Format: Hardcover
On a blazing hot summer morning the body of a girl is found in a Memphis park. She has been beaten, raped, run over by a car and left half-naked. This gruesome discovery sets in motion an intriguing plot. A female crime reporter becomes involved in the case of the murdered girl, and tries to keep the investigation on the front page as the police encounter dead-ends. As the reporter uncovers more and more about the murdered girl, she begins to relate and even aspire to the vistim's personality traits. The author enjoys placing her heroine in dangerous situations, crafting an intense storyline that applies to all women who do not feel safe alone in an urban environment.
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5 of 5 people found the following review helpful By Brendan McCabe on April 2, 2003
Format: Hardcover
I really enjoyed this book. It was one of few I looked forward to while at work. Leah Stewart did a wonderful job of creating believable characters and a suspenseful plot, while also brilliantly conveying the atmosphere of it's setting - Memphis. This is my favorite book of it's kind since Mystic River, and I look forward to more from this author.
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5 of 6 people found the following review helpful By Robert W. Macdowell on July 18, 2005
Format: Paperback
Body of a Girl is dubbed as a cross-genre literary/ mystery novel. I personally hate labels and peoples' need to categorize everything into neat little categories. Screw that I say. Body of a girl is quite simply a well-written, novice newspaper-reporter-turned-sleuth novel. It is a story of a young journalist--motivated as much as she is naive--beginning her career (ironically paralleling the author's life, in some sense) and trying to remain true to who she is among a seedy, often cruel and corrupt world. And like the author's true life symbolically mirrors that of the main character, so does our main character spend much of the novel peering into the looking glass of the victim's life who eerily also mirrors her own; and, hence, we have a tridimensional dynamic in the deep, deep underlying machinations of this literary work which (for me) gave it real substance and made for an undeniably genuine and fulfilling read.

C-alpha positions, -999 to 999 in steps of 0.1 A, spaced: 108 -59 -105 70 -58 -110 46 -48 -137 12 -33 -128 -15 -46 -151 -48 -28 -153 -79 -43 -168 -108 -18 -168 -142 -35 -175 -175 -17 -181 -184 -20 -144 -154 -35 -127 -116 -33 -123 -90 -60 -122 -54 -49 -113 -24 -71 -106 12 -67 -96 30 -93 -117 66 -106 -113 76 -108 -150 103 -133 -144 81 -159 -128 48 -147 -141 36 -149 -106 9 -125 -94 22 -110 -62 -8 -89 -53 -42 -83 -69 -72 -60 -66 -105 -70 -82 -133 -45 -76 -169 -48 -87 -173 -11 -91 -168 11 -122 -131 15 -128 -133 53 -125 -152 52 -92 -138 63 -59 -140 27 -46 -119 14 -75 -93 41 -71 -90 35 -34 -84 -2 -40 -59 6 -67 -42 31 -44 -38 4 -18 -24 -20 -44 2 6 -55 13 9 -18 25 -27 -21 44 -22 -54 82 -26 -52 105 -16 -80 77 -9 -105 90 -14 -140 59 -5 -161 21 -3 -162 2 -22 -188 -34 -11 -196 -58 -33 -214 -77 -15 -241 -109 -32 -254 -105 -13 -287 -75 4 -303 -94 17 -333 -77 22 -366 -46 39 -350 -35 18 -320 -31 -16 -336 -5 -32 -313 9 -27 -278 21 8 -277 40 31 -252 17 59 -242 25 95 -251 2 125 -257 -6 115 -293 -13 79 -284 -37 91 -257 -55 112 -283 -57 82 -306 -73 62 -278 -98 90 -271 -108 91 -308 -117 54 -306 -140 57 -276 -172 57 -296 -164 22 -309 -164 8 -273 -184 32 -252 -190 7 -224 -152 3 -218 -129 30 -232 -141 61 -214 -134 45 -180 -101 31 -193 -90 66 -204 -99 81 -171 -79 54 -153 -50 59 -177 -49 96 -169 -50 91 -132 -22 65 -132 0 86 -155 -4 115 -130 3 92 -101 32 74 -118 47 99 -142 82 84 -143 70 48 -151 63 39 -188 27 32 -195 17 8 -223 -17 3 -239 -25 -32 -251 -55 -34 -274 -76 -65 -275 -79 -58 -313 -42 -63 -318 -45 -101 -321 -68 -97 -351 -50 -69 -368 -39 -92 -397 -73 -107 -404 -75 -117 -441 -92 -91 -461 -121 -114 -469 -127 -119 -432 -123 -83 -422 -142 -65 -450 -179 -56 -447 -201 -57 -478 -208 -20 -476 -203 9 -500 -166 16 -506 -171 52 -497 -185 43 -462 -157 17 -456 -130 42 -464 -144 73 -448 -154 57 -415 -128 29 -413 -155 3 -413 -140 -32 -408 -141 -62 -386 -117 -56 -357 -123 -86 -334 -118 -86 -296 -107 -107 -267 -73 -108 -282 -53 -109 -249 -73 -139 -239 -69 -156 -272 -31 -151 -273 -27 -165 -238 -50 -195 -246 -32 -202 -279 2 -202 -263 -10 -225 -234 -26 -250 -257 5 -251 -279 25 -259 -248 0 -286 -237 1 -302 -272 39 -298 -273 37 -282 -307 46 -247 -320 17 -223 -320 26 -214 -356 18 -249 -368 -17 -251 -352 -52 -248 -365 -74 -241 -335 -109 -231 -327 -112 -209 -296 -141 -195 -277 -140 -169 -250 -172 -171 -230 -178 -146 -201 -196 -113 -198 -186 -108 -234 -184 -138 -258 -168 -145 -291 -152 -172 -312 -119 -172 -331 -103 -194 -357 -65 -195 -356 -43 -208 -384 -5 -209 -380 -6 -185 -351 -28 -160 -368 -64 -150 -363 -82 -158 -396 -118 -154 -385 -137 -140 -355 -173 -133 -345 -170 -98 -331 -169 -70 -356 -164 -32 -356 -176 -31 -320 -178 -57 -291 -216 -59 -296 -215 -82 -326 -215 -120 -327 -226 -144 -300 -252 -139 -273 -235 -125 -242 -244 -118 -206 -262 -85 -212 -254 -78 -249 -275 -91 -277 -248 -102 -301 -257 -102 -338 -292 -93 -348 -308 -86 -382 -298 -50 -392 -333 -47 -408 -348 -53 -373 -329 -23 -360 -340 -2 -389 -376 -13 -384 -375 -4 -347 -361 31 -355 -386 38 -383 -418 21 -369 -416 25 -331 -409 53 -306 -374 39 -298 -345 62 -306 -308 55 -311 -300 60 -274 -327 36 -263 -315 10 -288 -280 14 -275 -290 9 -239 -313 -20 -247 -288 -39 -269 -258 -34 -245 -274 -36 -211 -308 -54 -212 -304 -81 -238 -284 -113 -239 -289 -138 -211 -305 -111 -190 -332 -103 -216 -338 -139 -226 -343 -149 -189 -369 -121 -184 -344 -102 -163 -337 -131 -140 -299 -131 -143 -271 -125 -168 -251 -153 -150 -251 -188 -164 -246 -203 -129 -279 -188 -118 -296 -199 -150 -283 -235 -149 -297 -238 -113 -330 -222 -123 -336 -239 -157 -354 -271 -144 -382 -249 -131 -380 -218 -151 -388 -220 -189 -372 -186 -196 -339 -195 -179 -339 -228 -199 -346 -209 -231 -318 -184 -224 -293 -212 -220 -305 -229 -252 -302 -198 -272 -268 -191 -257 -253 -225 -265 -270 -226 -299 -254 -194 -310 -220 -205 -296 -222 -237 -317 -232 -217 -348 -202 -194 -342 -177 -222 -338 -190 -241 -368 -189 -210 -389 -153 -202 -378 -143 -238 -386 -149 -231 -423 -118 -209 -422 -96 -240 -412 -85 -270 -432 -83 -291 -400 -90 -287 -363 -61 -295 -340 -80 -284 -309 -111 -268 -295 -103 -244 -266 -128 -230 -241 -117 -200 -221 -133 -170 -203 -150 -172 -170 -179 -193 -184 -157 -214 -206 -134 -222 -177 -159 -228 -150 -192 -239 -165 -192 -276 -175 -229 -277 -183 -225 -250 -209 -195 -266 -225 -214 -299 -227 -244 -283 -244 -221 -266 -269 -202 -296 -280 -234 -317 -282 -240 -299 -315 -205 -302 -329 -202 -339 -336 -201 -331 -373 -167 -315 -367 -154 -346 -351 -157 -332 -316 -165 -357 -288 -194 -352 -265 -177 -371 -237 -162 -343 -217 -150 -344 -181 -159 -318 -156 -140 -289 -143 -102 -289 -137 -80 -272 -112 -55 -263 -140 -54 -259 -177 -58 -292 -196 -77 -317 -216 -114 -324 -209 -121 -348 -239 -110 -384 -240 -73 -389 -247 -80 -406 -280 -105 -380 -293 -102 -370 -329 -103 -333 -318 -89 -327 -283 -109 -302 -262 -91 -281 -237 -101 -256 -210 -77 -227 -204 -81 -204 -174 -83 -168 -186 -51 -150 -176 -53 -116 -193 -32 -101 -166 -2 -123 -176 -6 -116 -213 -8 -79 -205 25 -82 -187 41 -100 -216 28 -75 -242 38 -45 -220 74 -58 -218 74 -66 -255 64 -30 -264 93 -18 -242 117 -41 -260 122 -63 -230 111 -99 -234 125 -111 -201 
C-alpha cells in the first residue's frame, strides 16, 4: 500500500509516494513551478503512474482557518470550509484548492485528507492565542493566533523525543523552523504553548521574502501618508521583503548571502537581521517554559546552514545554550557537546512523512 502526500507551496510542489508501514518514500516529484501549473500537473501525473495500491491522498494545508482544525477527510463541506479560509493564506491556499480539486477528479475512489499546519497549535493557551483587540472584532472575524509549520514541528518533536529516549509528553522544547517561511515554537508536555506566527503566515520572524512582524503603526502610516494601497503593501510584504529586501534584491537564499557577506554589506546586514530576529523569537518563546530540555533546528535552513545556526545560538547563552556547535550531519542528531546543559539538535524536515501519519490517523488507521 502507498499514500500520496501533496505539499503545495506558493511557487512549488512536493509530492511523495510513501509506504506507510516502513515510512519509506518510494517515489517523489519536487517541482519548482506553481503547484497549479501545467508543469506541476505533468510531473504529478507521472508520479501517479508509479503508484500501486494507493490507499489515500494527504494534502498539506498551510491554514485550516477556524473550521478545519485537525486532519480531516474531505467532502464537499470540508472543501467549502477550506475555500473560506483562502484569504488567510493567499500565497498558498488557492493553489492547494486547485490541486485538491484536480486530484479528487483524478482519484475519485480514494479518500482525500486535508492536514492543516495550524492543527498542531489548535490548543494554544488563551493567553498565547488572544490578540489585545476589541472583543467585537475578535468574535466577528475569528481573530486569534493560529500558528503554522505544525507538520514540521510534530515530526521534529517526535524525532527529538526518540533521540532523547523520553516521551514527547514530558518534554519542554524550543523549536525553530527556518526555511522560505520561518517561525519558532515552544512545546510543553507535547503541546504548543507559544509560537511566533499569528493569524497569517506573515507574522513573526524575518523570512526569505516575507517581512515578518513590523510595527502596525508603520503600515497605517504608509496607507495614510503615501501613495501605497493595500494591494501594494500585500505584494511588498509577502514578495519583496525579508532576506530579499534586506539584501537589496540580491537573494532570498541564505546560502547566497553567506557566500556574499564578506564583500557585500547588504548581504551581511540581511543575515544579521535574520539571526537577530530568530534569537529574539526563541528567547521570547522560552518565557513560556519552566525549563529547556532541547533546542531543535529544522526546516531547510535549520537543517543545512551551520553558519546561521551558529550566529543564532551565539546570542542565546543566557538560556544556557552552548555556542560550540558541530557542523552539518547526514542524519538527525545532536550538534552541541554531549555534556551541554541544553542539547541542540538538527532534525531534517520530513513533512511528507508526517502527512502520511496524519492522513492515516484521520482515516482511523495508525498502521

On a lighter note, I really enjoyed the precise prose, even pacing, well-developed characters, sweltering setting, and most importantly: the author's willingness to take risks. What makes this novel really shine is the author's willingness to give us a main character who takes chances and assumes risks that catch us completely off guard. I often found myself saying, "No way she is going to do that." And, sure enough, she did. This however, is also my main gripe. I think the author needs to continue taking risks! Body of a Girl looked to be the beginning of a special journey into a darker, rawer realm of confronting one's own desires, fears and deep internal thoughts: the dialogue we hear and let run rampant in our daydreams but do not dare share publicly. I felt a crack of this door opening and saw a splay of light fantastically beginning to shine through . . .